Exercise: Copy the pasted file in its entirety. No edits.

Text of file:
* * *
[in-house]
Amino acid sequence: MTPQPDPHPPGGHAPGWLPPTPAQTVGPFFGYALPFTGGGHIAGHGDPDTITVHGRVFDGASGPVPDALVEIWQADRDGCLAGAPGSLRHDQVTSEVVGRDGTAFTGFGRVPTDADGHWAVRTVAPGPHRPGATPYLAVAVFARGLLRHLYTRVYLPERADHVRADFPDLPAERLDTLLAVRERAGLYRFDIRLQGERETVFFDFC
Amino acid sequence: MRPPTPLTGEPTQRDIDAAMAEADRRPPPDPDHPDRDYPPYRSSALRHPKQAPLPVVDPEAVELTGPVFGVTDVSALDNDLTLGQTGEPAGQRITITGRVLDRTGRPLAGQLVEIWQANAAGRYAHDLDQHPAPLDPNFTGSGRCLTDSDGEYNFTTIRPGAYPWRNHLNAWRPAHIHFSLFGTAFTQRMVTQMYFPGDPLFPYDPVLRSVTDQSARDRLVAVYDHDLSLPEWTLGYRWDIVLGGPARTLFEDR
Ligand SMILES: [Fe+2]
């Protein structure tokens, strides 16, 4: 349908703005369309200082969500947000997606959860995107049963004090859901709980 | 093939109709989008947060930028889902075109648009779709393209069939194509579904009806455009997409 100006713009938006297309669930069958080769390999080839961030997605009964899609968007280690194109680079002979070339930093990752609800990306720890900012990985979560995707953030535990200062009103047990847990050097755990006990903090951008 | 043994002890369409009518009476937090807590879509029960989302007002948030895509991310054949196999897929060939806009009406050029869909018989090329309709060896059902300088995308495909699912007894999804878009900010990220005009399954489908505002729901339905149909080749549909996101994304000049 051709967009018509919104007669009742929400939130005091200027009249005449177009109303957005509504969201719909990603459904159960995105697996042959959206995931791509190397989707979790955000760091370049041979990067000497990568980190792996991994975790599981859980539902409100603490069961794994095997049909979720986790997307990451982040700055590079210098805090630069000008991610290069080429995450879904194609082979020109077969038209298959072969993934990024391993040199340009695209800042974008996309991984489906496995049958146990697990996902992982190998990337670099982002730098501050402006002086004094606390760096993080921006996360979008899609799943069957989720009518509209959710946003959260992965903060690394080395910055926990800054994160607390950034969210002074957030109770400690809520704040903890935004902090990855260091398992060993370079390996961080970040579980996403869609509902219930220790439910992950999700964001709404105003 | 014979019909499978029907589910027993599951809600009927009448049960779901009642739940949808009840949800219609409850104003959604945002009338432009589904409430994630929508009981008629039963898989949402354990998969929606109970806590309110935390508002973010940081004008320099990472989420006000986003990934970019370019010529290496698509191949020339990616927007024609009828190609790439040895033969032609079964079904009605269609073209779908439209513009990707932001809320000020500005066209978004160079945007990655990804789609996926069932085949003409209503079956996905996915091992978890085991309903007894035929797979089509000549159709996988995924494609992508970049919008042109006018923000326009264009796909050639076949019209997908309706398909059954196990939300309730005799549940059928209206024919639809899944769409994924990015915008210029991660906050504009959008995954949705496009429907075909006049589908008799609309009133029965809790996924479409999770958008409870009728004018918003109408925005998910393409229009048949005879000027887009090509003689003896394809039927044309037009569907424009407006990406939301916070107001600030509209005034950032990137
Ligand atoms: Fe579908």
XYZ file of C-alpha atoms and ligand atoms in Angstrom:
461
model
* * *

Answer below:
[in-house]
Amino acid sequence: MTPQPDPHPPGGHAPGWLPPTPAQTVGPFFGYALPFTGGGHIAGHGDPDTITVHGRVFDGASGPVPDALVEIWQADRDGCLAGAPGSLRHDQVTSEVVGRDGTAFTGFGRVPTDADGHWAVRTVAPGPHRPGATPYLAVAVFARGLLRHLYTRVYLPERADHVRADFPDLPAERLDTLLAVRERAGLYRFDIRLQGERETVFFDFC
Amino acid sequence: MRPPTPLTGEPTQRDIDAAMAEADRRPPPDPDHPDRDYPPYRSSALRHPKQAPLPVVDPEAVELTGPVFGVTDVSALDNDLTLGQTGEPAGQRITITGRVLDRTGRPLAGQLVEIWQANAAGRYAHDLDQHPAPLDPNFTGSGRCLTDSDGEYNFTTIRPGAYPWRNHLNAWRPAHIHFSLFGTAFTQRMVTQMYFPGDPLFPYDPVLRSVTDQSARDRLVAVYDHDLSLPEWTLGYRWDIVLGGPARTLFEDR
Ligand SMILES: [Fe+2]
């Protein structure tokens, strides 16, 4: 349908703005369309200082969500947000997606959860995107049963004090859901709980 | 093939109709989008947060930028889902075109648009779709393209069939194509579904009806455009997409 100006713009938006297309669930069958080769390999080839961030997605009964899609968007280690194109680079002979070339930093990752609800990306720890900012990985979560995707953030535990200062009103047990847990050097755990006990903090951008 | 043994002890369409009518009476937090807590879509029960989302007002948030895509991310054949196999897929060939806009009406050029869909018989090329309709060896059902300088995308495909699912007894999804878009900010990220005009399954489908505002729901339905149909080749549909996101994304000049 051709967009018509919104007669009742929400939130005091200027009249005449177009109303957005509504969201719909990603459904159960995105697996042959959206995931791509190397989707979790955000760091370049041979990067000497990568980190792996991994975790599981859980539902409100603490069961794994095997049909979720986790997307990451982040700055590079210098805090630069000008991610290069080429995450879904194609082979020109077969038209298959072969993934990024391993040199340009695209800042974008996309991984489906496995049958146990697990996902992982190998990337670099982002730098501050402006002086004094606390760096993080921006996360979008899609799943069957989720009518509209959710946003959260992965903060690394080395910055926990800054994160607390950034969210002074957030109770400690809520704040903890935004902090990855260091398992060993370079390996961080970040579980996403869609509902219930220790439910992950999700964001709404105003 | 014979019909499978029907589910027993599951809600009927009448049960779901009642739940949808009840949800219609409850104003959604945002009338432009589904409430994630929508009981008629039963898989949402354990998969929606109970806590309110935390508002973010940081004008320099990472989420006000986003990934970019370019010529290496698509191949020339990616927007024609009828190609790439040895033969032609079964079904009605269609073209779908439209513009990707932001809320000020500005066209978004160079945007990655990804789609996926069932085949003409209503079956996905996915091992978890085991309903007894035929797979089509000549159709996988995924494609992508970049919008042109006018923000326009264009796909050639076949019209997908309706398909059954196990939300309730005799549940059928209206024919639809899944769409994924990015915008210029991660906050504009959008995954949705496009429907075909006049589908008799609309009133029965809790996924479409999770958008409870009728004018918003109408925005998910393409229009048949005879000027887009090509003689003896394809039927044309037009569907424009407006990406939301916070107001600030509209005034950032990137
Ligand atoms: Fe579908």
XYZ file of C-alpha atoms and ligand atoms in Angstrom:
461
model